If the law professors feel they are protecting the high standards for the teaching of law, they can take some comfort from the fact that there is a nearly 250-year history at Harvard, and other American law schools, they can look to for evidence that high standards in both areas can be maintained using the Harvard model.

Dean Feldthusen blames the law society for abolishing articling without consulting the law schools. He may be correct, yet here again, his knowledge of history may not be complete.

In 1974, former LSUC treasurer Derry Millar and the writer made a proposal to the bencher’s education committee, through the grace of then-director of the bar admission course, James MacDonald. The proposal was to abolish the then six-month bar admission course and have its materials used as a basis to develop practical courses within the three-year law school curriculum.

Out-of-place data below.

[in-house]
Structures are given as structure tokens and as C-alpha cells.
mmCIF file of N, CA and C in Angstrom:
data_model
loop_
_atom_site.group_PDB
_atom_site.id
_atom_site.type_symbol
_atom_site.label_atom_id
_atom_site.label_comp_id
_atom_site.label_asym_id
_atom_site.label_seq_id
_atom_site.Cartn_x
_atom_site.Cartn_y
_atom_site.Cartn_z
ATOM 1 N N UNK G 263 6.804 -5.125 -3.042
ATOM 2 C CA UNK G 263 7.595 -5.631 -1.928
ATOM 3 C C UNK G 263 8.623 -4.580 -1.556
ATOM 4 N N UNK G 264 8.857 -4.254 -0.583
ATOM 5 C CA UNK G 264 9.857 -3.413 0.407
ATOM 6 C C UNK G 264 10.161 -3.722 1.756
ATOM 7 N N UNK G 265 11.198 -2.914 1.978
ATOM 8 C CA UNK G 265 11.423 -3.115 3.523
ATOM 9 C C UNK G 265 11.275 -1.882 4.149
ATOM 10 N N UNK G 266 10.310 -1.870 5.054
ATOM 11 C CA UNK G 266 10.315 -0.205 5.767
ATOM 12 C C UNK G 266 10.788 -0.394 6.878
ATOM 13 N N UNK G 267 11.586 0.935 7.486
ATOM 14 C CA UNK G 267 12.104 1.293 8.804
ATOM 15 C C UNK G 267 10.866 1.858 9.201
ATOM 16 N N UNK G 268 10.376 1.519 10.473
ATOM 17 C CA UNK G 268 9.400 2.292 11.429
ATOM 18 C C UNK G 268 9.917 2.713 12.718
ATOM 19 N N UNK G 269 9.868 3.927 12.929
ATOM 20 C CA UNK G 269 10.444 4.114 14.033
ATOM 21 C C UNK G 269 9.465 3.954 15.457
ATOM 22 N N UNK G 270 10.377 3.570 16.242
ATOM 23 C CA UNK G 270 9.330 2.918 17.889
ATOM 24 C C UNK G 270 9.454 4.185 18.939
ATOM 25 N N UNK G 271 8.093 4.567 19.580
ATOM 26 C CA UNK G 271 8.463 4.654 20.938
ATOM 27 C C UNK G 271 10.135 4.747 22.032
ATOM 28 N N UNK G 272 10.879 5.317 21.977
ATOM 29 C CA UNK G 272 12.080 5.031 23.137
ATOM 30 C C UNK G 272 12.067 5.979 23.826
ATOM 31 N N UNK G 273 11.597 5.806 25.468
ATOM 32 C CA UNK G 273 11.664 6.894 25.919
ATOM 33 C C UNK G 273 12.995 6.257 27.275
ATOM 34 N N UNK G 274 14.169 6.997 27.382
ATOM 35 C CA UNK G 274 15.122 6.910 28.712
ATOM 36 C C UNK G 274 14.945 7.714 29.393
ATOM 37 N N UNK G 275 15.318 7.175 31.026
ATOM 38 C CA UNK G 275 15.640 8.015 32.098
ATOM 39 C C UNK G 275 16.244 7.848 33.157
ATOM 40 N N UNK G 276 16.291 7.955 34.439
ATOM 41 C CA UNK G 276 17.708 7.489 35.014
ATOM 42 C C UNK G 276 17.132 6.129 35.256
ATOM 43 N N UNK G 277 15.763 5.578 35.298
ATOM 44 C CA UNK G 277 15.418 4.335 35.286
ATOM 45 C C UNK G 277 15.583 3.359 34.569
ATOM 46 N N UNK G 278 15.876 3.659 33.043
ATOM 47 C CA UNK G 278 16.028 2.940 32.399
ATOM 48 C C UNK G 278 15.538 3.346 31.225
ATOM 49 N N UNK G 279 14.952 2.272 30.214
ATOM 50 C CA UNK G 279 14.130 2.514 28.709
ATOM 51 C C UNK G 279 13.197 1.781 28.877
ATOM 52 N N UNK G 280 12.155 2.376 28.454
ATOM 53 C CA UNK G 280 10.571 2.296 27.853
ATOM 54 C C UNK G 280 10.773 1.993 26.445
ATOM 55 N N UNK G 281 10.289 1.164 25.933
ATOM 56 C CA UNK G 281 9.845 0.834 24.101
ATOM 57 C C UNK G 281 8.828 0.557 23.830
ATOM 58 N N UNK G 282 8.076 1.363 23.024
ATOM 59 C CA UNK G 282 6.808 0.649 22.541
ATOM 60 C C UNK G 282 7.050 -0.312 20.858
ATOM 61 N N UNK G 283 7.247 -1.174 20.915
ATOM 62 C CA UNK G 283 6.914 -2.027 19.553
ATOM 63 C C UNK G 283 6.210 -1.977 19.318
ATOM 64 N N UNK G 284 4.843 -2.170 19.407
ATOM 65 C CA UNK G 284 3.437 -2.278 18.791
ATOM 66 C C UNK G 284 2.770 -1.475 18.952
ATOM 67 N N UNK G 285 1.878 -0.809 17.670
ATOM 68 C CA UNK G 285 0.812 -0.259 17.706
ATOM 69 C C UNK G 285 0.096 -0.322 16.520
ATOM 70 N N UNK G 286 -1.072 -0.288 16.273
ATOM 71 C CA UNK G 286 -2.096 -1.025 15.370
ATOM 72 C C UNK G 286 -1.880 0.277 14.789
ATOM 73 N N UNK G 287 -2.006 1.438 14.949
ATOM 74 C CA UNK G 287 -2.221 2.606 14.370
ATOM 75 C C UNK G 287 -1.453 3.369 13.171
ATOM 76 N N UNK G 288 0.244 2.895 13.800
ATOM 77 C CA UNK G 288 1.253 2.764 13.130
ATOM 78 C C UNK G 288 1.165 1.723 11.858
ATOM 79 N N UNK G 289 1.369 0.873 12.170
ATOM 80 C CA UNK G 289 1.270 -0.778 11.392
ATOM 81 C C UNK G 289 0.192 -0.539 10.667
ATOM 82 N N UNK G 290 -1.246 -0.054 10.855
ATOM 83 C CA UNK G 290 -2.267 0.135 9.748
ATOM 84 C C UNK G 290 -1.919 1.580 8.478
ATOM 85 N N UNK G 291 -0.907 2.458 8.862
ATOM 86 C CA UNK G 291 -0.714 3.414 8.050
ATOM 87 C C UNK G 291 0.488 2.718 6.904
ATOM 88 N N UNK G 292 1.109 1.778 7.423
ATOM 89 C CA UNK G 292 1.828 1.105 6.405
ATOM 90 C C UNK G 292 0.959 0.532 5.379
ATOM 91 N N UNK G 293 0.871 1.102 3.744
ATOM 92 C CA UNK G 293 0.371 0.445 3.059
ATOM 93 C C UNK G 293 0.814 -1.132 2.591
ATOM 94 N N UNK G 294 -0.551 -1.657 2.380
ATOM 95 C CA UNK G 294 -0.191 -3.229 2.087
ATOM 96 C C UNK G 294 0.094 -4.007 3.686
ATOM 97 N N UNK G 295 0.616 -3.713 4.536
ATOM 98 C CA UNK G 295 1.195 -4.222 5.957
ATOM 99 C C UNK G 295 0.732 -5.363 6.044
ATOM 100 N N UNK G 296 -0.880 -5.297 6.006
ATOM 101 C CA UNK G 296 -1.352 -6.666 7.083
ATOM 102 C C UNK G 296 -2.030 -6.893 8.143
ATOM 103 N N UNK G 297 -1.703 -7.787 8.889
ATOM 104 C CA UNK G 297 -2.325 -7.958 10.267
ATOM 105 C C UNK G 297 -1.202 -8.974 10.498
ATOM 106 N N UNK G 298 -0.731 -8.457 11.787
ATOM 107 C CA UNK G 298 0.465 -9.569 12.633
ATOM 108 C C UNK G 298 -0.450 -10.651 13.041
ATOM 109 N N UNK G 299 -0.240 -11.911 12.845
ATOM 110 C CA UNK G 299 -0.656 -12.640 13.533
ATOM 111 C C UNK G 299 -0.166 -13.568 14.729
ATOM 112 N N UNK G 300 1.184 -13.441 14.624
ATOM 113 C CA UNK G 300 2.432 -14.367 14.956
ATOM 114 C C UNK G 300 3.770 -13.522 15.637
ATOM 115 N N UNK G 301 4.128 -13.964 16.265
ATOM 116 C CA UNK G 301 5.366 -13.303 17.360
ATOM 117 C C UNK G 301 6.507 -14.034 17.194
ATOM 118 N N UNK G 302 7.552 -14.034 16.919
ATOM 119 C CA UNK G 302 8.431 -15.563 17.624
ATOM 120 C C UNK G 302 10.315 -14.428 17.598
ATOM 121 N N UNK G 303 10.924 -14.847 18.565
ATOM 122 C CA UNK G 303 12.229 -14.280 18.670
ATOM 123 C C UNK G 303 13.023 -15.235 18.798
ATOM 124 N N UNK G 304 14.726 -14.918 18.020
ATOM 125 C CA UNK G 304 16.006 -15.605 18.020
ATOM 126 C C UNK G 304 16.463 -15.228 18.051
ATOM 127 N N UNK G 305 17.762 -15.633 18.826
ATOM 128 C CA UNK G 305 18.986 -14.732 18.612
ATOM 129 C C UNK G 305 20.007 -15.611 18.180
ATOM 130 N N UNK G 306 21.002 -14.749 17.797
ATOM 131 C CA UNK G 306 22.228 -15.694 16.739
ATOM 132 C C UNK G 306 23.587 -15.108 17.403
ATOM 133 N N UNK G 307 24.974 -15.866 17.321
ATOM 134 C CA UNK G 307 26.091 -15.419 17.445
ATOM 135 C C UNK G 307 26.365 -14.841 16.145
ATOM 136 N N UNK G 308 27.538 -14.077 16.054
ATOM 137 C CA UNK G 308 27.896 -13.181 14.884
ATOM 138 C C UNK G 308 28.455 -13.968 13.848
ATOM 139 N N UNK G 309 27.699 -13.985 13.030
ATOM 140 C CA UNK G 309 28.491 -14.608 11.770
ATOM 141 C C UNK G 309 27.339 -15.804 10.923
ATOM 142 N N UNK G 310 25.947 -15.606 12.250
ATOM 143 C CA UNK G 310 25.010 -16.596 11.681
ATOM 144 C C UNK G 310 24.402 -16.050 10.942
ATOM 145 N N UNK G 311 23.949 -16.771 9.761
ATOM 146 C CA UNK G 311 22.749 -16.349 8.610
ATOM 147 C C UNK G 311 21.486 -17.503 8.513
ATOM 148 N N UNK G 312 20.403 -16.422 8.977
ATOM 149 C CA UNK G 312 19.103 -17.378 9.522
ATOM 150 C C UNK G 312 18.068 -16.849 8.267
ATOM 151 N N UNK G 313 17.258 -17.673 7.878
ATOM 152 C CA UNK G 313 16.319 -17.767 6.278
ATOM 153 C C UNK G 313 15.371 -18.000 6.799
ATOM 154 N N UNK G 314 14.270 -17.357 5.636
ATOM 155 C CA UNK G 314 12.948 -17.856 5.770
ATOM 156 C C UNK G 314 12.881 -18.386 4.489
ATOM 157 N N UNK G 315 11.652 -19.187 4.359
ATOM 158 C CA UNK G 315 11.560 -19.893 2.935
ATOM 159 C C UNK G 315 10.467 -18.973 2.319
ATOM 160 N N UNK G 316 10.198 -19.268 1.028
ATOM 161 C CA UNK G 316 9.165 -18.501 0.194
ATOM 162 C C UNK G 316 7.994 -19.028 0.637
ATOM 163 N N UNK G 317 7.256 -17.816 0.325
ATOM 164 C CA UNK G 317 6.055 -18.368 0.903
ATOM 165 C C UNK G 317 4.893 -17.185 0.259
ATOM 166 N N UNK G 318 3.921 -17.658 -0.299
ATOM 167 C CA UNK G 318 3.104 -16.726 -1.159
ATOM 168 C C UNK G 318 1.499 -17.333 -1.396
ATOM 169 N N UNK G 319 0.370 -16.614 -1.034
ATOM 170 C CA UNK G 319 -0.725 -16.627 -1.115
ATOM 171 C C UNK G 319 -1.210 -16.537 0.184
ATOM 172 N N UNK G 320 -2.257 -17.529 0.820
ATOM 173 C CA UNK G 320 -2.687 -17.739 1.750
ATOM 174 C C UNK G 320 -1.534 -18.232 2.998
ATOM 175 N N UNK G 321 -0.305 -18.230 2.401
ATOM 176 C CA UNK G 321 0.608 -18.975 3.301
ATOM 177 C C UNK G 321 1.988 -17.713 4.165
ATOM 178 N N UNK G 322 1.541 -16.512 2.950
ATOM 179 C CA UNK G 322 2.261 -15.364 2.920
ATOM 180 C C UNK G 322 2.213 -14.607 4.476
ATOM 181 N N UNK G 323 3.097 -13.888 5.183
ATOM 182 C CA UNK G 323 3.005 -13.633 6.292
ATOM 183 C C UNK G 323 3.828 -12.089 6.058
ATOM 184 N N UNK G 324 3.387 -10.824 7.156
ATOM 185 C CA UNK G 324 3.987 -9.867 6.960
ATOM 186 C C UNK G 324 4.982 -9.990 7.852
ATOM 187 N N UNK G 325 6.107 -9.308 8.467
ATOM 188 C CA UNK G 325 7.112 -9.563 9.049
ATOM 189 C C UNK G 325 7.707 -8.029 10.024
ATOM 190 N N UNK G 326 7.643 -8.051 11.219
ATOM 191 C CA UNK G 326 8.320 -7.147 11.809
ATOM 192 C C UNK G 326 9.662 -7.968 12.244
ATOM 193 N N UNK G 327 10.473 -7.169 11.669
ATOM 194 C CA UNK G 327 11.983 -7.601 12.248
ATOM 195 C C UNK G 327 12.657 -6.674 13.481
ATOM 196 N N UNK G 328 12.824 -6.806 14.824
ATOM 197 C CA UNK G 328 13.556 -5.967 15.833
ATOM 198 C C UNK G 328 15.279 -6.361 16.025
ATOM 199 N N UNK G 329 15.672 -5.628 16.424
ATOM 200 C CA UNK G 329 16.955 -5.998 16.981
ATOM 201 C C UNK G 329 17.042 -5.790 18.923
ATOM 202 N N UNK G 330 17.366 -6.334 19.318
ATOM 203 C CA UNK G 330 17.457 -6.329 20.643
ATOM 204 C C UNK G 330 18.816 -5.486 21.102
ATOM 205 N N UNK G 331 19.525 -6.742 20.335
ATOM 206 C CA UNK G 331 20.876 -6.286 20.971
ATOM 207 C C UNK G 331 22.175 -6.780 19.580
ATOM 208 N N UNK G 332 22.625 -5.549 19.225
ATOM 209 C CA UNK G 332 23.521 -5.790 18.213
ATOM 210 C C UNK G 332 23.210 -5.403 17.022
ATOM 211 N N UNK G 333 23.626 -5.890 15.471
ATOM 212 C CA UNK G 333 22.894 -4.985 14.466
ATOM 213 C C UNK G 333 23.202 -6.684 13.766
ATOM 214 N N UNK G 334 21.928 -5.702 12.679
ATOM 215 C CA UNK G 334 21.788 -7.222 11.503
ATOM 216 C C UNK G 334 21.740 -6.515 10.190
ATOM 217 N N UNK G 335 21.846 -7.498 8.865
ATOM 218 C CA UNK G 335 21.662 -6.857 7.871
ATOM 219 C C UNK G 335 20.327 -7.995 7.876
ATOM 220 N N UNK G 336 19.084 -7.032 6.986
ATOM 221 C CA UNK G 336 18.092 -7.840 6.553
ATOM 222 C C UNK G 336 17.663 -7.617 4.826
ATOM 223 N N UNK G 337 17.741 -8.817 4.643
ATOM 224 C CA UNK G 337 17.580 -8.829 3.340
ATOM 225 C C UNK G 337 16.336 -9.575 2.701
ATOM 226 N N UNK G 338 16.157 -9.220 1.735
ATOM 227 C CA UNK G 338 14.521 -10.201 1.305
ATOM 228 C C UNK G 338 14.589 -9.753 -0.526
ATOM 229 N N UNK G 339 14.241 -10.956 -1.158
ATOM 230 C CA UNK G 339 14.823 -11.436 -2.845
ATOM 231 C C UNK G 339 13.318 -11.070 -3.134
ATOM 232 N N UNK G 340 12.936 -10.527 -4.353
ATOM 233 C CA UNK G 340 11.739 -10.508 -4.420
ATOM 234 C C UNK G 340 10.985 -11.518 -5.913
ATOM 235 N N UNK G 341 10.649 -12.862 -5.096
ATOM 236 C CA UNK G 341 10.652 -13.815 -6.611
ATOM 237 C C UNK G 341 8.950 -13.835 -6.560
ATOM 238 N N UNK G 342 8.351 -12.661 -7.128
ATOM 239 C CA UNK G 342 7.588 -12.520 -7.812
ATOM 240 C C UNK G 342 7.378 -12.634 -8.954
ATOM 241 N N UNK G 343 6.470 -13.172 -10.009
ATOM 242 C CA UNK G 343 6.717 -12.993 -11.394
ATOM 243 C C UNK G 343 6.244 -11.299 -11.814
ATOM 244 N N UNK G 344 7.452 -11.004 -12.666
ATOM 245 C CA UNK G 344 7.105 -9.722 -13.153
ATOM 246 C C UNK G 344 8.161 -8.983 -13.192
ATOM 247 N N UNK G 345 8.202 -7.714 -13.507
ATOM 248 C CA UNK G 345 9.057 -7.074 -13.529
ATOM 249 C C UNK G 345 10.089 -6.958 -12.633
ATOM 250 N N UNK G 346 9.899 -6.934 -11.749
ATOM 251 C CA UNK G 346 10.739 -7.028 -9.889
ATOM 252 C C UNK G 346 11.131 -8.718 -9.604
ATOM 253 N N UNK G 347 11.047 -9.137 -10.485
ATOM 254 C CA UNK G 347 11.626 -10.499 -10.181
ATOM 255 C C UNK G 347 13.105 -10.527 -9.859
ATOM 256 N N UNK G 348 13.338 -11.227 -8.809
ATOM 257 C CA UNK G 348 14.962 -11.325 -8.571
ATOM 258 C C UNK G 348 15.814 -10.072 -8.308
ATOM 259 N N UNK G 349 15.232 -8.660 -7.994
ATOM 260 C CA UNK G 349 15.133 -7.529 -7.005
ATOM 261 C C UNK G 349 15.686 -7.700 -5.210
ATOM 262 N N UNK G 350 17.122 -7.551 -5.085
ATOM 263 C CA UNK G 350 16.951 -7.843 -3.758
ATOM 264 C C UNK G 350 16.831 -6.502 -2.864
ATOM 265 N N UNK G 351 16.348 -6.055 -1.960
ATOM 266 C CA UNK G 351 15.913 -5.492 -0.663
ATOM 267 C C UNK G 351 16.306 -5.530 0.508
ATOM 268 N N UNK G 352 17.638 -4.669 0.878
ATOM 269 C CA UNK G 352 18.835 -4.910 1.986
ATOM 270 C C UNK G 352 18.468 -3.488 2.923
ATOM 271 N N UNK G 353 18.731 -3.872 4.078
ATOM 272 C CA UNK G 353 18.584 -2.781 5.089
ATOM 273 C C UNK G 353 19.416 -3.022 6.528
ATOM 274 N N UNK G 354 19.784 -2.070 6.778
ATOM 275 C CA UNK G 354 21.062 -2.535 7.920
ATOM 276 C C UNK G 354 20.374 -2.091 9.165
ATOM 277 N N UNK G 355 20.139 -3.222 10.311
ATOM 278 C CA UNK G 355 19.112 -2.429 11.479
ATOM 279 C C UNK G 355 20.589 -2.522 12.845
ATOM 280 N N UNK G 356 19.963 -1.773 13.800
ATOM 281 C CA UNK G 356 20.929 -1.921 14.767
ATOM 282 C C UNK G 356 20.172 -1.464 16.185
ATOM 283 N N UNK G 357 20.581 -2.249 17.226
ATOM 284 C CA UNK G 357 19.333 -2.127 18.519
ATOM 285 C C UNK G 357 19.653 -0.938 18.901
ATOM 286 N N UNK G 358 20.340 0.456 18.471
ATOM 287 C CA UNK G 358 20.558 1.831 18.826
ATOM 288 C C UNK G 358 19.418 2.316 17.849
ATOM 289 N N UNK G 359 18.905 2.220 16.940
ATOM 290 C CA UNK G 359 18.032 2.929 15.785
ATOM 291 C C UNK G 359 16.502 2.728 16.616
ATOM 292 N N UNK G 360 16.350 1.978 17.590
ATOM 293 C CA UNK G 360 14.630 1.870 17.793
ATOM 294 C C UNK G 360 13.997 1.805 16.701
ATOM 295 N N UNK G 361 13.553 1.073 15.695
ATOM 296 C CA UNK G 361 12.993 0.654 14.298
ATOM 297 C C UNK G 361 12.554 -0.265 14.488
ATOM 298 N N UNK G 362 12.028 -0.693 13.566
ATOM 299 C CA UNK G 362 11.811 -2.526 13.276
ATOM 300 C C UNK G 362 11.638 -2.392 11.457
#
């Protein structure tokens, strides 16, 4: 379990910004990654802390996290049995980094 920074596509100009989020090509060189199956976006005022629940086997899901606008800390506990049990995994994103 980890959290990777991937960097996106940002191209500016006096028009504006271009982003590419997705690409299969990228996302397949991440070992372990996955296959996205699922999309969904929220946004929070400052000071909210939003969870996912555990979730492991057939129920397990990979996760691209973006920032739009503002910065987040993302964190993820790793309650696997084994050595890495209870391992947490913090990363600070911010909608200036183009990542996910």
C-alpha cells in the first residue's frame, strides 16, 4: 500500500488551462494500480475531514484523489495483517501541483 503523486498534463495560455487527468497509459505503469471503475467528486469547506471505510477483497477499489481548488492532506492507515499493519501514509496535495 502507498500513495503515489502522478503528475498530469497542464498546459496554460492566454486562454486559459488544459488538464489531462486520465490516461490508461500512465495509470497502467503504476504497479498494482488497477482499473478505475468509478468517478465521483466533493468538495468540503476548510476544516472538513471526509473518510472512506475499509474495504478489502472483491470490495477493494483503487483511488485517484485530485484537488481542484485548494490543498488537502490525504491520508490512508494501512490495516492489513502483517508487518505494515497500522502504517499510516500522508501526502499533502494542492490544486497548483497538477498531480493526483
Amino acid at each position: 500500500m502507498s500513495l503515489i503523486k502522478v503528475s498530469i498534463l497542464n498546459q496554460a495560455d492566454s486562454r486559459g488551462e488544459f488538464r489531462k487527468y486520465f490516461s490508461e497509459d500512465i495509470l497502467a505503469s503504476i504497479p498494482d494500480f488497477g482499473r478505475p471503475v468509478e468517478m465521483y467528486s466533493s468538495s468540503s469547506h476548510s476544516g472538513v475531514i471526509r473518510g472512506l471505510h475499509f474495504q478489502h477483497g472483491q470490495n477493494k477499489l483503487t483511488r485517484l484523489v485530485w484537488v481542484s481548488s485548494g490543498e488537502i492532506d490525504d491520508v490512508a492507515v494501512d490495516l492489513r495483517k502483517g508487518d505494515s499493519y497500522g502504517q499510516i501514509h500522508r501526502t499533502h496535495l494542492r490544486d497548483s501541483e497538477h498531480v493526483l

Two prominent members of the legal education committee, Peter Cory and Sam Grange, strongly supported the proposal. The legal education committee endorsed it and sent it on to the committee of law deans. Dean Marty Friedland made its response. The writer only remembers the opening sentence, which began, “Are we to be saddled with . . .” In sum, it was a scathing rejection of the idea that the law schools should train lawyers instead of soley teaching the theory of law.

Millar and I were surprised, perhaps astonished is more accurate, upon completion of the bar admission course, that so many practical aspects of law could be taught so effectively and so well. We thought the bar admission course materials were excellent! Our complaint was they were taught in too compressed a time, and too late.

These materials could be used as a basis for developing courses in law schools. About half of the theoretical courses were redundant and could be converted into this type of course. If the entire practical training were to be taken over in a co-operative effort with the law schools, there would be no need for the extended training beyond the A¬merican system.